Assistive wristband channels the spirit of the mood ring
One of the challenges of dealing with depression, anxiety, or bi-polar disorder is the fact that your emotions can take control of you, without your even realizing that it's happening. An experimental new wristband could help, as it alerts wearers to changes in their emotional state.
Scientists at Britain's Lancaster University have actually developed several versions of the device, all of which utilize sensors on their underside to detect fluctuations in the electrical conductivity of the wearer's skin – this is known as galvanic skin response, and it varies in accordance to a person's level of emotional arousal.
Although the setup can't identify individual emotions, the researchers state that low arousal tends to be associated with feelings such as sadness, whereas high arousal is an indicator of anxiety.
Some of the prototypes squeeze the wearer's wrist to alert them to changes in emotion, while others vibrate or heat up. In the case of the latter, the heat also causes thermochromic materials on the exterior of the wristband to change color, much like the mood rings of the 1970s.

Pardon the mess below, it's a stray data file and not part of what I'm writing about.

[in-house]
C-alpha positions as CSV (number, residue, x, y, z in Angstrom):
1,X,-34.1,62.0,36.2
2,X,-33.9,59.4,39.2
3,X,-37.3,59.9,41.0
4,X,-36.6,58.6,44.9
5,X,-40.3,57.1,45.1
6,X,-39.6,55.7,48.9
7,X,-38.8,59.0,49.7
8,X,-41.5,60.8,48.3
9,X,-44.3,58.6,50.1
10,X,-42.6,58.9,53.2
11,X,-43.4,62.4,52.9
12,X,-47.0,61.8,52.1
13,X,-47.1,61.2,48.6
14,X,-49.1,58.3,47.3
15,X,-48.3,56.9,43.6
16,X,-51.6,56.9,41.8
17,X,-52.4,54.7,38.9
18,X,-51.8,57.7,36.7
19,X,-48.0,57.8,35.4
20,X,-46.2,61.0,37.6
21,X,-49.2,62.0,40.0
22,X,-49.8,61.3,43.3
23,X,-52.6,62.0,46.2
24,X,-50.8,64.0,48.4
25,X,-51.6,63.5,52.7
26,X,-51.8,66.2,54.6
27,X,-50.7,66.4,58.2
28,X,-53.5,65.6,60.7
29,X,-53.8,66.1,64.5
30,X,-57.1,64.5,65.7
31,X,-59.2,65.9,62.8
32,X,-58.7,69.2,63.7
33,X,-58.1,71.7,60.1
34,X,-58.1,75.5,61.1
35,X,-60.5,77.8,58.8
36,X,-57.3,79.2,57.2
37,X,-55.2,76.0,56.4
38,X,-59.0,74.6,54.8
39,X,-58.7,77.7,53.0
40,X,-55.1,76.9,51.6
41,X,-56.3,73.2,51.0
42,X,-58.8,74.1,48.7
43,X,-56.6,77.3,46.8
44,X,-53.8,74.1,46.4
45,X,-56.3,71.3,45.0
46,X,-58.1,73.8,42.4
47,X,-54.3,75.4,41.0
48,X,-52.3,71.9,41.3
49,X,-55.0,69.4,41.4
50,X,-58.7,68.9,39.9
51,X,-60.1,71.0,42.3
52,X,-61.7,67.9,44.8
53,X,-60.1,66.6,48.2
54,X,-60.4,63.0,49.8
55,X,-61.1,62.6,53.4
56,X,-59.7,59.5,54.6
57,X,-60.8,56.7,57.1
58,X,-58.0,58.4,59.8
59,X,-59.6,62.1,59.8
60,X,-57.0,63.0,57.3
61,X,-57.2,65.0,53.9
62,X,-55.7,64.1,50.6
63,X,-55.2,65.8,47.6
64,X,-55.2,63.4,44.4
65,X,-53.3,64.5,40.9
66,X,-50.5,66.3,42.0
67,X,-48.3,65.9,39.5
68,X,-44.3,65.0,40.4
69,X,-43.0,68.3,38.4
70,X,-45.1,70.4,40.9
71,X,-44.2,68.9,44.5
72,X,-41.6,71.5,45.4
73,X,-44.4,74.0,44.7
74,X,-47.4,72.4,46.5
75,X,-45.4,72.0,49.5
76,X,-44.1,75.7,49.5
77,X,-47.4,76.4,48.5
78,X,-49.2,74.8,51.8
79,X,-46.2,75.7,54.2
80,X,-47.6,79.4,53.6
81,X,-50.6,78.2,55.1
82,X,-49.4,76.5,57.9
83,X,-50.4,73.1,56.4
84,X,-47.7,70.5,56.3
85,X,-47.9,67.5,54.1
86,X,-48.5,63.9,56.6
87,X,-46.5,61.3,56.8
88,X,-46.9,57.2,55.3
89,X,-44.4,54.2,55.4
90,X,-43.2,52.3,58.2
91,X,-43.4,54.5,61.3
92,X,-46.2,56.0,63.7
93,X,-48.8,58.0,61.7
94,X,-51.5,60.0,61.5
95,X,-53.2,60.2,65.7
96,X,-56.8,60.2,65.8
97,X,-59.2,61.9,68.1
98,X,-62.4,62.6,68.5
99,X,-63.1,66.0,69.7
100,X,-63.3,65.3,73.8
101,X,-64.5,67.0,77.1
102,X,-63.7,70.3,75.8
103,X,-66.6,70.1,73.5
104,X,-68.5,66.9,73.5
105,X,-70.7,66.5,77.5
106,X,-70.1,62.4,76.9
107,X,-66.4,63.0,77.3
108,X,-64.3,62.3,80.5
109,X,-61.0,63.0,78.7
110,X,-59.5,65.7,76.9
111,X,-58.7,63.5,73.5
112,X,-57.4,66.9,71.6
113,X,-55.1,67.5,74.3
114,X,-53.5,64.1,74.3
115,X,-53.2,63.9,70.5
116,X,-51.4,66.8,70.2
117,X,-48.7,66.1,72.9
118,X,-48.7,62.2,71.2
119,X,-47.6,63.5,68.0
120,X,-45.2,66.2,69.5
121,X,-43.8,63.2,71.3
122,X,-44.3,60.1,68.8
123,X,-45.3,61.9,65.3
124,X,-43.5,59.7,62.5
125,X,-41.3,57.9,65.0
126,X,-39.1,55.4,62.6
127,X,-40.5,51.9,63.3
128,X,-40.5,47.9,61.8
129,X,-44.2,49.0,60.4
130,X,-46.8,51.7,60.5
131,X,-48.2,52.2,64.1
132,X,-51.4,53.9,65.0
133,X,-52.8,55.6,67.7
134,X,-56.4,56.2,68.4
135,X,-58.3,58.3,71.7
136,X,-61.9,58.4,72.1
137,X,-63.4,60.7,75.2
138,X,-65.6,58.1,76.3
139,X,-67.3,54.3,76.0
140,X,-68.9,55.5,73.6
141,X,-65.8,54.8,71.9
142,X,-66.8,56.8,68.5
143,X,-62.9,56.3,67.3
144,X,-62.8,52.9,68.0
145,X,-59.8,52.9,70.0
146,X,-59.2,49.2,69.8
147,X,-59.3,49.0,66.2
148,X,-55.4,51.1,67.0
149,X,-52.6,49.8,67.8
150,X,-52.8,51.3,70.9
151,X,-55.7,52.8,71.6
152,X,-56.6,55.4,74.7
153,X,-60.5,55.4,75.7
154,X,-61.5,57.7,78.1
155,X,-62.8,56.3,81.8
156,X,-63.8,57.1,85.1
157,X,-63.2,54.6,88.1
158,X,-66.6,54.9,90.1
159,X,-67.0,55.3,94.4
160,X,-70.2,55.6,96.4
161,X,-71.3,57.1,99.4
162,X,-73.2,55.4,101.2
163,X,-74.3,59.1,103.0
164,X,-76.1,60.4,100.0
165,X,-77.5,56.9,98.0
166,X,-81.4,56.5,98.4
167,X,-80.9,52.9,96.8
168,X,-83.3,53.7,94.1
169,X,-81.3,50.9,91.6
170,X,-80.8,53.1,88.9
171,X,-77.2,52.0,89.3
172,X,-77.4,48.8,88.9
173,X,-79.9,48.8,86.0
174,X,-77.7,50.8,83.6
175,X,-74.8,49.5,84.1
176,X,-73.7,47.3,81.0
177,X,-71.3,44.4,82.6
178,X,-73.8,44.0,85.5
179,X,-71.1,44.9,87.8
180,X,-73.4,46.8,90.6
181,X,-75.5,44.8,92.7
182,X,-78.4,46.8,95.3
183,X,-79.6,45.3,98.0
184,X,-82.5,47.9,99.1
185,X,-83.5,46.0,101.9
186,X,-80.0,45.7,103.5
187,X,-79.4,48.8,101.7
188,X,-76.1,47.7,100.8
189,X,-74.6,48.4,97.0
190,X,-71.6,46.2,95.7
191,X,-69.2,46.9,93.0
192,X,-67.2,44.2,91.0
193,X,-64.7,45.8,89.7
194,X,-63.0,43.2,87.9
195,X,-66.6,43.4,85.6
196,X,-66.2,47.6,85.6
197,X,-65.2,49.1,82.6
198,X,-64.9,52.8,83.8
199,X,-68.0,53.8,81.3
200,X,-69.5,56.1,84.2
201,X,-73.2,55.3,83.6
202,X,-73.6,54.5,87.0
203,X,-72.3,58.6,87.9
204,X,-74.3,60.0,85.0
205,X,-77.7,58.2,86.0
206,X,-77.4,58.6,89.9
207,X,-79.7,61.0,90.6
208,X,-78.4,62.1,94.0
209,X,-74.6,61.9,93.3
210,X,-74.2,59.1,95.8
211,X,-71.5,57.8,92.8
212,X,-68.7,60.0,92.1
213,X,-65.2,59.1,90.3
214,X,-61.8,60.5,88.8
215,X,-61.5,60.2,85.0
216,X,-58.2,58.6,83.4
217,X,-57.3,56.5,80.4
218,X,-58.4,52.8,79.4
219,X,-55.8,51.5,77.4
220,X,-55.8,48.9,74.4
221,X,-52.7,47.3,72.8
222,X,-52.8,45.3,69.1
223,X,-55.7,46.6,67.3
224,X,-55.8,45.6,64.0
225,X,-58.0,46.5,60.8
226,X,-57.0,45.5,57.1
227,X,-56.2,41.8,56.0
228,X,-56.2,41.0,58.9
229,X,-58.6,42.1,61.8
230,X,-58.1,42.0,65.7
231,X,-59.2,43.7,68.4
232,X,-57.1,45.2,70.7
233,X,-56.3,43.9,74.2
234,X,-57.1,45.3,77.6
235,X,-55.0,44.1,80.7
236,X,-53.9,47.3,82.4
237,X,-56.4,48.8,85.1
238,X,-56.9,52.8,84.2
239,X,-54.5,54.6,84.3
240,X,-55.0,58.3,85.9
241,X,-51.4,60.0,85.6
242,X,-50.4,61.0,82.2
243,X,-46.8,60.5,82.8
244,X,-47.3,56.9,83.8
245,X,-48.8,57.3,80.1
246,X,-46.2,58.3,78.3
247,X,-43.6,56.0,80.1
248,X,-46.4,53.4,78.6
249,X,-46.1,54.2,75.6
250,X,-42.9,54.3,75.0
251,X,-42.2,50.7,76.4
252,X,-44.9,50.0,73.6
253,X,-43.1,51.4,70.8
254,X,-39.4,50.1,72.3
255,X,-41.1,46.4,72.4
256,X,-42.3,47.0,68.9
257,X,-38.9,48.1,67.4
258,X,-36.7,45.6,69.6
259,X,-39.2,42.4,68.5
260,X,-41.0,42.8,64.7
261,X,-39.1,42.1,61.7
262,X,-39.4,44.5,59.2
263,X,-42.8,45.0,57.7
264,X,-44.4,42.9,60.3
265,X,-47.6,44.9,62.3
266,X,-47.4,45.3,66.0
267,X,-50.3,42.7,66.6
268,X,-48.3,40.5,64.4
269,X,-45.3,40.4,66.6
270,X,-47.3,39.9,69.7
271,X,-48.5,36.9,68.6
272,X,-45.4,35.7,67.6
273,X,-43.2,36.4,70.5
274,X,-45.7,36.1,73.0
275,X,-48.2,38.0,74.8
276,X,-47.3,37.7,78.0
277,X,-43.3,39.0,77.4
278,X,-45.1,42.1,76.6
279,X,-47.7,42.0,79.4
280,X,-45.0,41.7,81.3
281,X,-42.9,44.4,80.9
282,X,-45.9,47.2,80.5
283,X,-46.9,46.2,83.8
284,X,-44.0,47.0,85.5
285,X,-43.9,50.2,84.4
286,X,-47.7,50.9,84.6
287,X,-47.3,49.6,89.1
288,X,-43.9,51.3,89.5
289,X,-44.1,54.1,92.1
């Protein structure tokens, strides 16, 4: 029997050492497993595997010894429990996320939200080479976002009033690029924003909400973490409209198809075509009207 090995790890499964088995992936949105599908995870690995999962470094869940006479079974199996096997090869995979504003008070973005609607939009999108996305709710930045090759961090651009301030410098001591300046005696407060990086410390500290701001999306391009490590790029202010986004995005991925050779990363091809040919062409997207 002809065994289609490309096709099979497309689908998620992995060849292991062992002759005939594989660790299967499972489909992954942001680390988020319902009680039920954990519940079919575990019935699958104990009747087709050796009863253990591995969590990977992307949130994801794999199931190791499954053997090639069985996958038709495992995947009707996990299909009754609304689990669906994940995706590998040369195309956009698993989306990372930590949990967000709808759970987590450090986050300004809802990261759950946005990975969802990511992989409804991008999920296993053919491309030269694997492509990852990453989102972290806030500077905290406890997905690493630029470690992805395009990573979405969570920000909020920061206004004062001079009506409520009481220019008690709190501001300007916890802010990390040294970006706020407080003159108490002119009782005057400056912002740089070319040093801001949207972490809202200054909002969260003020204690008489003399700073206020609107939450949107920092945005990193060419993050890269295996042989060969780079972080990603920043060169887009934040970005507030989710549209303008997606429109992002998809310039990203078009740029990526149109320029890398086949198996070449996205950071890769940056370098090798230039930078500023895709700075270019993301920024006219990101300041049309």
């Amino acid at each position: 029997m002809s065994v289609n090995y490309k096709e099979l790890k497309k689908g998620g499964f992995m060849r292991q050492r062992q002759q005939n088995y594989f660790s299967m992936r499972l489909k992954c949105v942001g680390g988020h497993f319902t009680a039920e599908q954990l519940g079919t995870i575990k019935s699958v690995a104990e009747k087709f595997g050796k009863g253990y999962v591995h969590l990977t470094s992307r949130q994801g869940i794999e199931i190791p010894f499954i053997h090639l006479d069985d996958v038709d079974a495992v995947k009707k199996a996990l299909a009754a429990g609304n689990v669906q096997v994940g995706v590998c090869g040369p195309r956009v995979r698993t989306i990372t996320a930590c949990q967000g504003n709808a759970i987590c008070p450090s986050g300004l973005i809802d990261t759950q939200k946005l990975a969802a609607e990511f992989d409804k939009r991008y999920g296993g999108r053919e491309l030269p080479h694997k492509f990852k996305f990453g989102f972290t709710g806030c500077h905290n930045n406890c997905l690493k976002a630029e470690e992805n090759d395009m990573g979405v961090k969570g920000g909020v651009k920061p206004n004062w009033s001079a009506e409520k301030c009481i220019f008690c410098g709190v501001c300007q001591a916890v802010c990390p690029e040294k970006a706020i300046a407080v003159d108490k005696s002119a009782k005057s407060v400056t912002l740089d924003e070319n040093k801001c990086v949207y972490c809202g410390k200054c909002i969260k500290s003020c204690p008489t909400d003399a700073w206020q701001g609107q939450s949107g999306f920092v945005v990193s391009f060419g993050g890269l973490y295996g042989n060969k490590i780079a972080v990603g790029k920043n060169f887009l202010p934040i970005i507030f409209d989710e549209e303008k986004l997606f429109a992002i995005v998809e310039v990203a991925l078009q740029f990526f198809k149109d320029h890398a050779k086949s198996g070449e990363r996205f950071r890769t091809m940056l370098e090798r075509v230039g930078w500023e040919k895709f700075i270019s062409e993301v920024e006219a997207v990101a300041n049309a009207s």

In a test of the technology, volunteers wore the devices for multiple eight-to-16-hour periods while playing games, working, having conversations, watching movies, laughing, relaxing and becoming scared. It was found that after as little as two days of use, participants became more adept at identifying emotional responses of which they were previously unaware.
"We wanted to create low-cost, simple prototypes to support understanding and engagement with real-time changes in arousal," says PhD student Muhammad Umair, co-author of a paper on the research. "The idea is to develop self-help technologies that people can use in their everyday life and be able to see what they are going through. Wrist-worn private affective wearables can serve as a bridge between mind and body and can really help people connect to their feelings."
Source: Lancaster University
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